Author: Guy Canivet
Publisher: British Inst of International & Comparative
Release Date: 2006
This new book explores the important and topical subject of judicial independence and judicial accountability. Contributions from distinguished practitioners and academics place these twin issues within a comparative law perspective, showing how legal systems across the world have adapted to recent developments in this field.
Author: Richard Devlin
Publisher: Edward Elgar Publishing
Release Date: 2016-12-30
Regulating Judges presents a novel approach to judicial studies. It goes beyond the traditional clash of judicial independence versus judicial accountability. Drawing on regulatory theory, Richard Devlin and Adam Dodek argue that judicial regulation is multi-faceted and requires us to consider the complex interplay of values, institutional norms, procedures, resources and outcomes. Inspired by this conceptual framework, the book invites scholars from 19 jurisdictions to describe and critique the regulatory regimes for a variety of countries from around the world.
Author: Siri Gloppen
Publisher: Psychology Press
Release Date: 2004
Genre: Political Science
This title examines the political role of courts in new democracies in Latin America and Africa, focusing on their ability to hold political power-holders accountable when they act outside their constitutionally defined powers. The book also issues a warning: there are problems inherent in the current global move towards strong constitutional government, where increasingly strong powers are placed in the hands of judges who themselves are not made accountable.
Author: G. Alan Tarr
Publisher: Stanford University Press
Release Date: 2012-09-19
The impartial administration of justice and the accountability of government officials are two of the most strongly held American values. Yet these values are often in direct conflict with one another. At the national level, the U.S. Constitution resolves this tension in favor of judicial independence, insulating judges from the undue influence of other political institutions, interest groups, and the general public. But at the state level, debate has continued as to the proper balance between judicial independence and judicial accountability. In this volume, constitutional scholar G. Alan Tarr focuses squarely on that debate. In part, the analysis is historical: how have the reigning conceptions of judicial independence and accountability emerged, and when and how did conflict over them develop? In part, the analysis is theoretical: what is the proper understanding of judicial independence and accountability? Tarr concludes the book by identifying the challenges to state-level judicial independence and accountability that have emerged in recent decades, assessing the solutions offered by the competing sides, and offering proposals for how to strike the appropriate balance between independence and accountability.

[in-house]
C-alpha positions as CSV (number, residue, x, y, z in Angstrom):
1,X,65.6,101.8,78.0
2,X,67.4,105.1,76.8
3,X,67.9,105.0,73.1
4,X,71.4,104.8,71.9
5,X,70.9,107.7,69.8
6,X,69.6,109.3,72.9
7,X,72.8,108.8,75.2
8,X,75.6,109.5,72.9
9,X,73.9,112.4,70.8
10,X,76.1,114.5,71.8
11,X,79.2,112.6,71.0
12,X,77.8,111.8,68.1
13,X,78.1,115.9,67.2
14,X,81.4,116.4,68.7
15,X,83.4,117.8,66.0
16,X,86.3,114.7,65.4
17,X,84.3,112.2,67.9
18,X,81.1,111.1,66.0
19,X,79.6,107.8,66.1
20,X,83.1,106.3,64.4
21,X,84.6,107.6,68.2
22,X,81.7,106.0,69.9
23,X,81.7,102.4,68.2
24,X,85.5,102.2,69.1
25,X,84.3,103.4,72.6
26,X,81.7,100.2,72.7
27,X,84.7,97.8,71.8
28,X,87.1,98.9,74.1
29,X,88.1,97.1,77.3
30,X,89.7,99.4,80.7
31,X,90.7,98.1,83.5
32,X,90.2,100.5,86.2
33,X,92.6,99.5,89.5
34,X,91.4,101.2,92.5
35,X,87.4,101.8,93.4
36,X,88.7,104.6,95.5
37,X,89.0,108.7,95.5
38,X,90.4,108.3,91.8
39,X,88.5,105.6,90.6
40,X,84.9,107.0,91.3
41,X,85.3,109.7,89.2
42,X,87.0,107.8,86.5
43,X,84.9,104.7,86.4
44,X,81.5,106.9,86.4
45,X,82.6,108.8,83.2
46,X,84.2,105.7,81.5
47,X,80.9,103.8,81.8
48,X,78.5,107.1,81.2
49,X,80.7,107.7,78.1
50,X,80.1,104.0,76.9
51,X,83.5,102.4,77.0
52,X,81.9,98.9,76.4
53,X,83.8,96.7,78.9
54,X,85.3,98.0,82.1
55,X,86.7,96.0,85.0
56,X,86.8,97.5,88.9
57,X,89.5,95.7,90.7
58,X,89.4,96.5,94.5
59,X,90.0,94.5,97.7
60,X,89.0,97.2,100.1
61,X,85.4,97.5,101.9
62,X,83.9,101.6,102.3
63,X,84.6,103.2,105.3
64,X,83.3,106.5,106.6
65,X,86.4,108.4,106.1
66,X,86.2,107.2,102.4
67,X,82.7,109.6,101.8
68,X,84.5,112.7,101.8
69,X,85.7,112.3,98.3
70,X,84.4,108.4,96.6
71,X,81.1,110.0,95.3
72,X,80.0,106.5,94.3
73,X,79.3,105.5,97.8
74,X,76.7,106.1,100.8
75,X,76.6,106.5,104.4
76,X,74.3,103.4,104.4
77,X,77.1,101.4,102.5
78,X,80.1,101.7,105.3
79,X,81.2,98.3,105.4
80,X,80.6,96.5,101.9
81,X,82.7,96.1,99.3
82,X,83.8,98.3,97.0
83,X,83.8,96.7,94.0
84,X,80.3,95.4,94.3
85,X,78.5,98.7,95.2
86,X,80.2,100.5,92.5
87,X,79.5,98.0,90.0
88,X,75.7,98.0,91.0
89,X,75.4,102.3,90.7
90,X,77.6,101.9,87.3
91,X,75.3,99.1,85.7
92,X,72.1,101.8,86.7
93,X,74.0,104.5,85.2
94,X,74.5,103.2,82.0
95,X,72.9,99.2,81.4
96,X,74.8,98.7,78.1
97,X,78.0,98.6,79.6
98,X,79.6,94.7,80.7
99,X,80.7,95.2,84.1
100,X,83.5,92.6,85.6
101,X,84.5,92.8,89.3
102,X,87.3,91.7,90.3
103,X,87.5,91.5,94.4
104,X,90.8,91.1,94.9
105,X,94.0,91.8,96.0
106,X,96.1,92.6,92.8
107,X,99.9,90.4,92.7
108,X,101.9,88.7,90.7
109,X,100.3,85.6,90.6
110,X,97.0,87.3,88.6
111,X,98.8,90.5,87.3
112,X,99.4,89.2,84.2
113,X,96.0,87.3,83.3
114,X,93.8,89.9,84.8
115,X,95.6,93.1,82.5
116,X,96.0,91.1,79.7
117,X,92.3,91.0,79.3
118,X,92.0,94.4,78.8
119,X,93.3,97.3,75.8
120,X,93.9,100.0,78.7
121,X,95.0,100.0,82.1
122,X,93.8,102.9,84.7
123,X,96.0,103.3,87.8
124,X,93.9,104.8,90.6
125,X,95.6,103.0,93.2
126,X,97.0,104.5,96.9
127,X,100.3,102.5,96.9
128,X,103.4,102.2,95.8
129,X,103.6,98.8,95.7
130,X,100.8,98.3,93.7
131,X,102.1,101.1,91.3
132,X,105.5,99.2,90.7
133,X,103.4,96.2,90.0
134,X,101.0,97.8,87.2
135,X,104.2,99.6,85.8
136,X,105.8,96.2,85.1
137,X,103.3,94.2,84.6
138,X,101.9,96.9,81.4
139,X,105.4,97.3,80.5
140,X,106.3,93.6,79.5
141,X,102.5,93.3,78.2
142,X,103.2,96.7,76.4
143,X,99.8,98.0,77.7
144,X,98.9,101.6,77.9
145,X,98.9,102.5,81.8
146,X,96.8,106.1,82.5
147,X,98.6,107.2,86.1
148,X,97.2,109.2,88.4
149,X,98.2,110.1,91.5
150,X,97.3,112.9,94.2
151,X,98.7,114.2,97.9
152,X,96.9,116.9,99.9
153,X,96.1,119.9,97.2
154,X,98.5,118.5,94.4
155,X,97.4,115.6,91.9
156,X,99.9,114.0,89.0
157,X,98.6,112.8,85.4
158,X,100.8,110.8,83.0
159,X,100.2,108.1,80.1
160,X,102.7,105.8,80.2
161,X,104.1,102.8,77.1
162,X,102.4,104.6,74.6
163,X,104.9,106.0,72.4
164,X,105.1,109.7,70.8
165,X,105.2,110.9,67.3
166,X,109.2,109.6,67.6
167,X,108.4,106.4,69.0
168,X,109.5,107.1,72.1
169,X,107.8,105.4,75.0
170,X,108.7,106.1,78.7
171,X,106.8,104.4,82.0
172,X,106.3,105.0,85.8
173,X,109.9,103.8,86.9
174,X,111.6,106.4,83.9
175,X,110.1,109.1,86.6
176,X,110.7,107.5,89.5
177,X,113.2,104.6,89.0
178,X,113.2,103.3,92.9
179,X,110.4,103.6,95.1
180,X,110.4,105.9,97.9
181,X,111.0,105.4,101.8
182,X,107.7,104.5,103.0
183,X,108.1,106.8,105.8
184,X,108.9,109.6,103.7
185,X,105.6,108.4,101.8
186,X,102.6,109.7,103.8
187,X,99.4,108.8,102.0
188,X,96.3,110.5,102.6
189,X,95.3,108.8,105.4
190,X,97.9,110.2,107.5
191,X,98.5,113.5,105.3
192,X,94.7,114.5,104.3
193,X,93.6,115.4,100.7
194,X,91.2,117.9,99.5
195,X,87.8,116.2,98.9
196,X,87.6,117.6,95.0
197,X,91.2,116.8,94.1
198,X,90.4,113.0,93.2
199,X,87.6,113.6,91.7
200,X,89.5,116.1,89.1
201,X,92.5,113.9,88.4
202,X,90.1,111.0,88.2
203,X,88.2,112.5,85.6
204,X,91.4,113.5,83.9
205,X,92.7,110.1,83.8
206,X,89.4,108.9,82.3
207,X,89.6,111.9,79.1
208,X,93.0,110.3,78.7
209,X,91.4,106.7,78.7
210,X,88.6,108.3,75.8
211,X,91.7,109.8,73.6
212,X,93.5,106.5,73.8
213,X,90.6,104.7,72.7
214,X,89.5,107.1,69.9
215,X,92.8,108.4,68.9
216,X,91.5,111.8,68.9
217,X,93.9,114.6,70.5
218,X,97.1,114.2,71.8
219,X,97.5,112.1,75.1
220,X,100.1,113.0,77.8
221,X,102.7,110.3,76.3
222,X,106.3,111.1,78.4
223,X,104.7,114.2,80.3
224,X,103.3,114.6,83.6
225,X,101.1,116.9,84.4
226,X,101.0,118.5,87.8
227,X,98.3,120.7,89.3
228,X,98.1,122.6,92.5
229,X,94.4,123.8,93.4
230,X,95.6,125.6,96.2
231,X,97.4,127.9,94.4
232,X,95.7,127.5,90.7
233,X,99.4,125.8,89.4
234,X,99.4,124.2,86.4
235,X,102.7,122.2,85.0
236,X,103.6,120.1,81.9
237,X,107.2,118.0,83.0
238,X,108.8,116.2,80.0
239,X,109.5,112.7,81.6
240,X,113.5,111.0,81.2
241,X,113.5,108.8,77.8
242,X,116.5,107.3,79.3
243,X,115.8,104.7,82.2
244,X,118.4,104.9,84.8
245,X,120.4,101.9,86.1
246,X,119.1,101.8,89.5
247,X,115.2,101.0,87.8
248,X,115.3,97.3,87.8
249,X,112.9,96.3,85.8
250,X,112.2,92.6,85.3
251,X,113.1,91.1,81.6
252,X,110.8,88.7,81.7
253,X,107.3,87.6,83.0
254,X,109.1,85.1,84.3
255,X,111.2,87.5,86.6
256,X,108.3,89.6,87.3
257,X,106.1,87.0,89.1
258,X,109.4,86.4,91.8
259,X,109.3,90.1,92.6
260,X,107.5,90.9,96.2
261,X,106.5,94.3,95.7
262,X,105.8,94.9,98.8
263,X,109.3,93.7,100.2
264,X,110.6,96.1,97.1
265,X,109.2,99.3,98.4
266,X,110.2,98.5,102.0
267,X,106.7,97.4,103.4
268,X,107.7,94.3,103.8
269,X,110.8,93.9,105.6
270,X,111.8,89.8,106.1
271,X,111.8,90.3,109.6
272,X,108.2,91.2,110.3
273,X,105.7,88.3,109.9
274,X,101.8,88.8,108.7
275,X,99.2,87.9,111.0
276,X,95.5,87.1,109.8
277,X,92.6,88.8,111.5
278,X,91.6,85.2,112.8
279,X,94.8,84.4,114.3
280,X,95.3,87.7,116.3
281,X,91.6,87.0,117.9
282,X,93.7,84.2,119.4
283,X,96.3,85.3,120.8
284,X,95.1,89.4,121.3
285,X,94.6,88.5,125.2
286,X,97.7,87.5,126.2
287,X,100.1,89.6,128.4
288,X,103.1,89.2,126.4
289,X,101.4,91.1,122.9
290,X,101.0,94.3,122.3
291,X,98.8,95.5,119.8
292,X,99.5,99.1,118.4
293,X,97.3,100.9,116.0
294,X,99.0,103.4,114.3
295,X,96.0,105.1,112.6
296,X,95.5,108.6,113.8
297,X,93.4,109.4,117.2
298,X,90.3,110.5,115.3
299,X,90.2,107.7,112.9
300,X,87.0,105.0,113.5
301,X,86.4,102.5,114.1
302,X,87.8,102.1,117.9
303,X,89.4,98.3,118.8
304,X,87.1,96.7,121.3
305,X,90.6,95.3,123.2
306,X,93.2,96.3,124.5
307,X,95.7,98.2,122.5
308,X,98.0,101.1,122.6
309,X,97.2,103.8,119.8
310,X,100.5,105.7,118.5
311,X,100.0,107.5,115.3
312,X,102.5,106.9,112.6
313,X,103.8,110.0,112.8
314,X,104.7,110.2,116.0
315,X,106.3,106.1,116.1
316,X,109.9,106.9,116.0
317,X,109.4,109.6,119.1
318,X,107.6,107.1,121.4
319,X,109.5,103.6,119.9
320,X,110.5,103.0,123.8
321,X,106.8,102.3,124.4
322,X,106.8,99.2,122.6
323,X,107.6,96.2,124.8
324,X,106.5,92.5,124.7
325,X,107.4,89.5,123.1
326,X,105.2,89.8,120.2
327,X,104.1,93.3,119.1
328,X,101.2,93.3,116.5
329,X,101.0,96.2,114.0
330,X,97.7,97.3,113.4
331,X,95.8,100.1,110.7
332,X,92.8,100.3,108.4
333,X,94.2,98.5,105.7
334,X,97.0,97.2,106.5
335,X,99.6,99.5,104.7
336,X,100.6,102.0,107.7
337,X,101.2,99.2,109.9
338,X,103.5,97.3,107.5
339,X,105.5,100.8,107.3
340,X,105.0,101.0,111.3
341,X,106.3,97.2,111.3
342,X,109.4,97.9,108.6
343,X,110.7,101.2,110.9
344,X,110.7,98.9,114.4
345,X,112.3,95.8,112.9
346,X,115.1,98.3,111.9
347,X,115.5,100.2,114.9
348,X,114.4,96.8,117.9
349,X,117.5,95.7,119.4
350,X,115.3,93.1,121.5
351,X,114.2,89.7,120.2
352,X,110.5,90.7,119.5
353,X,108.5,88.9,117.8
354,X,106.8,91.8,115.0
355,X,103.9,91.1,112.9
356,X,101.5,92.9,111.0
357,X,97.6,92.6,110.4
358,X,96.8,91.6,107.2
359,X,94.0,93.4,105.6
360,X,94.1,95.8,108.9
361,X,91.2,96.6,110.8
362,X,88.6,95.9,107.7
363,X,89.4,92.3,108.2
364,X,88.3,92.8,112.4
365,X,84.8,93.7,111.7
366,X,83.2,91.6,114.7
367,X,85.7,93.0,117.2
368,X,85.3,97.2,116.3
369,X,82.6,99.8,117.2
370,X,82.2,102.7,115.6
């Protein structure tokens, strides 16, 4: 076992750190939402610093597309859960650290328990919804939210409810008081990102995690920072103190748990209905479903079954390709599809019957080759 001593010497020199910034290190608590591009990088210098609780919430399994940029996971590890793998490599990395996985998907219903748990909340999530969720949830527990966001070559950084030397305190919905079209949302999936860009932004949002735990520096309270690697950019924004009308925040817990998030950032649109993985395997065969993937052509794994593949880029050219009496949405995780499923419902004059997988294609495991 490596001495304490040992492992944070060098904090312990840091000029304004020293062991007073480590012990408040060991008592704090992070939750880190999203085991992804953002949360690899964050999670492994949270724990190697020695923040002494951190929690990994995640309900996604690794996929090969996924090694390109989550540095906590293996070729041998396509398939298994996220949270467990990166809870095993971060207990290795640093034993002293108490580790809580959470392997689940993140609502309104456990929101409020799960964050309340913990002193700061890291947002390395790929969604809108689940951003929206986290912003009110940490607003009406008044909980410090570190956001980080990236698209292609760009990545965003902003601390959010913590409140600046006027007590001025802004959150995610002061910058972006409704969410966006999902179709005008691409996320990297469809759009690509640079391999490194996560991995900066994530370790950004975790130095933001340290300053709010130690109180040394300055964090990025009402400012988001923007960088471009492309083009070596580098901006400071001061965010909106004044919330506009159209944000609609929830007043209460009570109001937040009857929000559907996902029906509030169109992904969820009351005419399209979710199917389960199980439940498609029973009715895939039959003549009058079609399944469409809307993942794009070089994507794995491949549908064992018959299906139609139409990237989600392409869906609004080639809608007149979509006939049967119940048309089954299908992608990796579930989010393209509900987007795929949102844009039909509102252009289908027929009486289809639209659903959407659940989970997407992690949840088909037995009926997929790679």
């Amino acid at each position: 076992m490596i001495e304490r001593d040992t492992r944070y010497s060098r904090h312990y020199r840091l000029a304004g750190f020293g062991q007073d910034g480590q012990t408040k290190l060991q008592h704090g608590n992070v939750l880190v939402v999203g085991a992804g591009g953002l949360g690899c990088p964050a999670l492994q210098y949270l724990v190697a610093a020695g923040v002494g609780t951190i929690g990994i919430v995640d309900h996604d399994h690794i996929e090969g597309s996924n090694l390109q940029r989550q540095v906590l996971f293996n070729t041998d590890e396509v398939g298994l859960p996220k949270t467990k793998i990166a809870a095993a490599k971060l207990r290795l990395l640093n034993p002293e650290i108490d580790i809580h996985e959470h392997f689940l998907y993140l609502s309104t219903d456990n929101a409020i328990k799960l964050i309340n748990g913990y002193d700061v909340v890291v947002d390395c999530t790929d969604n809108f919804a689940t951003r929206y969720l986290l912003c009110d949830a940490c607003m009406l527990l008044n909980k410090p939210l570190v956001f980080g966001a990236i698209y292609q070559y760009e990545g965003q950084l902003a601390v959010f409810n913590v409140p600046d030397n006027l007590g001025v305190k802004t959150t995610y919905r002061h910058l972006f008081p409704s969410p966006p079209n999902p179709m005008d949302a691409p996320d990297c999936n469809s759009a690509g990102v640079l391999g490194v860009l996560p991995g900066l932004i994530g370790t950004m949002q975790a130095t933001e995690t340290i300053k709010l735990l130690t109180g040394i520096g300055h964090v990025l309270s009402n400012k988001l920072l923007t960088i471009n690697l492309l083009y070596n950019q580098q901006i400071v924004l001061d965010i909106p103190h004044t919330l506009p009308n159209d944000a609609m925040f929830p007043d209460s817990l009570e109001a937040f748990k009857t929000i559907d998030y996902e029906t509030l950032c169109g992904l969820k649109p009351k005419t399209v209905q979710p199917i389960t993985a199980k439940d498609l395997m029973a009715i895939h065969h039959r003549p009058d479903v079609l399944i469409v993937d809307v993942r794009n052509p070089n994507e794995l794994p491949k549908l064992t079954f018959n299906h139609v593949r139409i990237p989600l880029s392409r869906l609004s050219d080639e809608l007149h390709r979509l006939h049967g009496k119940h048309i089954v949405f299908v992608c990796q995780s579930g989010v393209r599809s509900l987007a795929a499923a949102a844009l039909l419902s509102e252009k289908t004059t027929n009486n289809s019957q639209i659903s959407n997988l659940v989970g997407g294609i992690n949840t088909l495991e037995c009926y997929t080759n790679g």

Author: Nicholas Bamforth
Publisher: Oxford University Press
Release Date: 2013-09
Accountability in the context of constitutional and administrative law is a complex concept. This book examines the legal framework of public institutions in light of contemporary accountability debates, the role of human rights in public accountability, accountability in regulation, and the operation of accountability in multi-layered government.
Author: Anja Seibert-Fohr
Publisher: Springer Science & Business Media
Release Date: 2012-04-25
Strengthening the rule of law has become a key factor for the transition to democracy and the protection of human rights. Though its significance has materialized in international standard setting, the question of implementation is largely unexplored. This book describes judicial independence as a central aspect of the rule of law in different stages of transition to democracy. The collection of state-specific studies explores the legal situation of judiciaries in twenty states from North America, over Western, Central and South-Eastern Europe to post-Soviet states and engages in a comparative legal analysis. Through a detailed account of the current situation it takes stocks, considers advances in and shortcomings of judicial reform and offers advice for future strategies. The book shows that the implementation of judicial independence requires continuous efforts, not only in countries in transition but also in established democracies which are confronted with ever new challenges.